Can Walking Help You Think?

Aristotle did it. So did Beethoven, Dickens, Thoreau, Kierkegaard and other great thinkers. What did all these geniuses have in common? They all walked regularly, sometimes for long distances, as an essential part of their lives and work. Modern medical science now agrees with their findings: Walking is good for the brain.

It’s no coincidence that so many brilliant creative individuals have made walking part of their routine over the centuries. Studies now indicate that walking improves the brain’s creative brainstorming abilities, a type of cognition called divergent thinking (as opposed to convergent thinking, which is more about focusing on a single best solution to a problem). So if you’re in regularly need of inspiration, set up the Walkslide and get to woolgathering!

Walking in specific directions or patterns can also boost your mathematical savvy. Researchers credit a phenomenon called the “congruency effect.” Turn toward the right, and your brain will do a better job with large numbers and addition; turn toward the left, and small and subtraction suddenly seem easier. The human brain loves patterns – including, apparently, the patterns you pursue on foot.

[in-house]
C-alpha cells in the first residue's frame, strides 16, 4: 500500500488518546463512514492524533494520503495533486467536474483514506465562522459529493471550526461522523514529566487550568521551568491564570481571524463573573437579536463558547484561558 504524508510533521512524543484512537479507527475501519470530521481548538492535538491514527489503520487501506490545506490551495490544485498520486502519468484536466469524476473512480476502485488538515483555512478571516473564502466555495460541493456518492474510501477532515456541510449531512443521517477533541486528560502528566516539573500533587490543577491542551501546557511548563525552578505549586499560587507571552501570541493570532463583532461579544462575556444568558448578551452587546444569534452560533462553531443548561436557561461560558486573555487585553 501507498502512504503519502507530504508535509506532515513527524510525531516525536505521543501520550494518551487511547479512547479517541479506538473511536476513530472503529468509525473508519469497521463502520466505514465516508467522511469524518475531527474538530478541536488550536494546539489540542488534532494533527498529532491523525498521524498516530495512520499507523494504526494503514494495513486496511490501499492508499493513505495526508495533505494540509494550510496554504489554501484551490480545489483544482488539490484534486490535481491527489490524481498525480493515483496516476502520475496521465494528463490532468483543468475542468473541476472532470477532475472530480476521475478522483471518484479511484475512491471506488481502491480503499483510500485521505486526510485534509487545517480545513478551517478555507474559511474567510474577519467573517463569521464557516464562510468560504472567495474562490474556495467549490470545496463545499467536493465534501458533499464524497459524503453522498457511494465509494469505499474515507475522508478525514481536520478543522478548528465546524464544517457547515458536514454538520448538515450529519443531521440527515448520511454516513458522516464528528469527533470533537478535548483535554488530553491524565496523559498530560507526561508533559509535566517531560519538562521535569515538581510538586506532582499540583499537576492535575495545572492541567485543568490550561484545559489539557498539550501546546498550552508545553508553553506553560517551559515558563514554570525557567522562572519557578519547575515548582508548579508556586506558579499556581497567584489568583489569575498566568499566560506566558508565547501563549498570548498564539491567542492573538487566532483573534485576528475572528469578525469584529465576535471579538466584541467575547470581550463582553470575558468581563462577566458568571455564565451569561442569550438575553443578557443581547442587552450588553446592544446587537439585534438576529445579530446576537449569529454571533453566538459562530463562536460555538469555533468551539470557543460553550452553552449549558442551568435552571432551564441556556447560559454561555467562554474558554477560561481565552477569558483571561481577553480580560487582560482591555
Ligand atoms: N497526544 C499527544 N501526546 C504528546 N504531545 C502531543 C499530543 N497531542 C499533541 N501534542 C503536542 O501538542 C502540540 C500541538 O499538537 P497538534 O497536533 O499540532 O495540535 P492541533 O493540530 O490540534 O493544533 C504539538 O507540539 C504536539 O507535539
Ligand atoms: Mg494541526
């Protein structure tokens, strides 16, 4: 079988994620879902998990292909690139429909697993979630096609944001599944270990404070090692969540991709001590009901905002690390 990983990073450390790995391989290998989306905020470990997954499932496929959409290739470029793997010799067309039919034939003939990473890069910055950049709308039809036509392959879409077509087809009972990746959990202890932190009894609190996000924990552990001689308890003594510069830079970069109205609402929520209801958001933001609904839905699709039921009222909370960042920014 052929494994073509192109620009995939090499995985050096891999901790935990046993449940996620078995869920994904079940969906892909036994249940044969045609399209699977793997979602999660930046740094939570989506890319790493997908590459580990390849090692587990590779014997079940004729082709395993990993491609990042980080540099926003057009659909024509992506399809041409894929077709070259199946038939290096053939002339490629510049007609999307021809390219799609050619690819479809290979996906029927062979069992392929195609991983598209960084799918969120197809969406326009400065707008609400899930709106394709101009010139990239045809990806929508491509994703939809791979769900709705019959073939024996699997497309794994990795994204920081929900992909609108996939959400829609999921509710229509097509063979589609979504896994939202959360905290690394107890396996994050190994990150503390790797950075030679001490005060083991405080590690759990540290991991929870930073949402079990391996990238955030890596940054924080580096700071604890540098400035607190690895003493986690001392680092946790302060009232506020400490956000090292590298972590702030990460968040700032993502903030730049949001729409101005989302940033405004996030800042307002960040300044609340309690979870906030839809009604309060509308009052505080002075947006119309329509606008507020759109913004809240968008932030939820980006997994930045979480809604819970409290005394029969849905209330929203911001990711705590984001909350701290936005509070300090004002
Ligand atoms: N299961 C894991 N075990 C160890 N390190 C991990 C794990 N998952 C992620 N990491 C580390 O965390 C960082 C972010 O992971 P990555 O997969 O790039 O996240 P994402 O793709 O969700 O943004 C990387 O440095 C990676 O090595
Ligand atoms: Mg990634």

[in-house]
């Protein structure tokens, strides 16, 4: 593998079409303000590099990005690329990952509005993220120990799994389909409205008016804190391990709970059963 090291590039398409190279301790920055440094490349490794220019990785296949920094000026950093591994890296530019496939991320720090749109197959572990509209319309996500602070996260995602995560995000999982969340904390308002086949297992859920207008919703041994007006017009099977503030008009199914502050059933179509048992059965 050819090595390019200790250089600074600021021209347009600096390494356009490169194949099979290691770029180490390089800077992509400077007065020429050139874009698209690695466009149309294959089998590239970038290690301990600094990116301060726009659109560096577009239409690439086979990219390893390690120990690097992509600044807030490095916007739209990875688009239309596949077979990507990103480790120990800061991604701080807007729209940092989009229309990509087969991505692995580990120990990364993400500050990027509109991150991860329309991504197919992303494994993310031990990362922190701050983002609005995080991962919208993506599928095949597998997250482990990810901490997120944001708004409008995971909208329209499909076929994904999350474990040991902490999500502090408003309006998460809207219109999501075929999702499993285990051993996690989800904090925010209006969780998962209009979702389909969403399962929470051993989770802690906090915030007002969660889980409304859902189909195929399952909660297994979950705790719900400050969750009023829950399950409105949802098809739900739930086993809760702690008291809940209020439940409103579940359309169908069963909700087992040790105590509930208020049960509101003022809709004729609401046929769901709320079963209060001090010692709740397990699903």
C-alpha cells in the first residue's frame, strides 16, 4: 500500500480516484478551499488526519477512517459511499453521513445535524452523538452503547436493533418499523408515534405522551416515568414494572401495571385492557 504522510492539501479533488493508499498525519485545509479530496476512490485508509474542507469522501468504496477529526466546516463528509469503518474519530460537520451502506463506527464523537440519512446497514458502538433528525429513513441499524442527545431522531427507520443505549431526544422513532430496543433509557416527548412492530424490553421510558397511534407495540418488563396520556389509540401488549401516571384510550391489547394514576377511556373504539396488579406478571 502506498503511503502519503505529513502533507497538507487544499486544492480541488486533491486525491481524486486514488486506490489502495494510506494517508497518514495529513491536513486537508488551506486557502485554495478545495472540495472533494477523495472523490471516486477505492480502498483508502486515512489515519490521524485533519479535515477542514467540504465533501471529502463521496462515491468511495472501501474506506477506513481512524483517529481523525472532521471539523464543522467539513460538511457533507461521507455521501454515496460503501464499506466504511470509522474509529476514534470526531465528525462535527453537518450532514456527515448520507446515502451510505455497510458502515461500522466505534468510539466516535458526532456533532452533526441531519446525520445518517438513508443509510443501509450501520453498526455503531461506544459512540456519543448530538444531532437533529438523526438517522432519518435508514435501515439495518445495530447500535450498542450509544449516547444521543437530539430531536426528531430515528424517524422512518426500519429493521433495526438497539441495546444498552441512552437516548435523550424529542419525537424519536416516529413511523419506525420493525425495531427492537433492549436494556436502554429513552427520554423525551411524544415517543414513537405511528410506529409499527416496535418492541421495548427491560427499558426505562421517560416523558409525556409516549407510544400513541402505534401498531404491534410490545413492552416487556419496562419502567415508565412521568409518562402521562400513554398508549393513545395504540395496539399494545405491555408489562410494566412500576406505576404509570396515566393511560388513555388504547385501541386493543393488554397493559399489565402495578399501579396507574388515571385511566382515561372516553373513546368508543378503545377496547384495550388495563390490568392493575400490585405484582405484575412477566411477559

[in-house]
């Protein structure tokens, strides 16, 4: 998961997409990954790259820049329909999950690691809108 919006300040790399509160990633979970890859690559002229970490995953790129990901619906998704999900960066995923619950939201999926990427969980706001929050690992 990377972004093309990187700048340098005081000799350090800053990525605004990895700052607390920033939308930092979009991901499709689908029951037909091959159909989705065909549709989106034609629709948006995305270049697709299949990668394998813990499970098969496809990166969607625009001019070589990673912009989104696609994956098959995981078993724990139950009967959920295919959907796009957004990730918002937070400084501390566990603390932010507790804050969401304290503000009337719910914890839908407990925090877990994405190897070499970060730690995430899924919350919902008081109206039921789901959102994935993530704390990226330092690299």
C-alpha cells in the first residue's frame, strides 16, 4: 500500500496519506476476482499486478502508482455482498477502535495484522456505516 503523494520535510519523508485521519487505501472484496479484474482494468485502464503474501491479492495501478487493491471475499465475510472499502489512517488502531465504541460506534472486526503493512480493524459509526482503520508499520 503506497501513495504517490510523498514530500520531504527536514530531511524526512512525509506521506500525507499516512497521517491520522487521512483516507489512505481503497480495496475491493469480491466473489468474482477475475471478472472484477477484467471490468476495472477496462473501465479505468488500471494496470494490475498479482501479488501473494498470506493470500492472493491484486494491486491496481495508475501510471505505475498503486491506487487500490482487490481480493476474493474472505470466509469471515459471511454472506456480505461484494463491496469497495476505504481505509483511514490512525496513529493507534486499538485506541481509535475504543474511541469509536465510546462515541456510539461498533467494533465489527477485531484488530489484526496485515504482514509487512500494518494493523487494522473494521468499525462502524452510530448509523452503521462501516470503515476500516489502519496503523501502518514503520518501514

Last but not least, walking helps the aging brain. A study of 299 senior citizens found that those who walked the most has less brain shrinkage after nine years than those who walked the least. A later evaluation of the same study participants found significantly less dementia and memory trouble among the biggest walkers. This doesn’t necessarily mean that walking can prevent dementia; it might simply delay it – but even that’s more than sufficient reason to do your brain a favor by keeping up your walking habit into your senior years.

Walking is good for entire body, including the gray matter responsible for its operation. So owning a Walkslide is an even smarter move than you thought!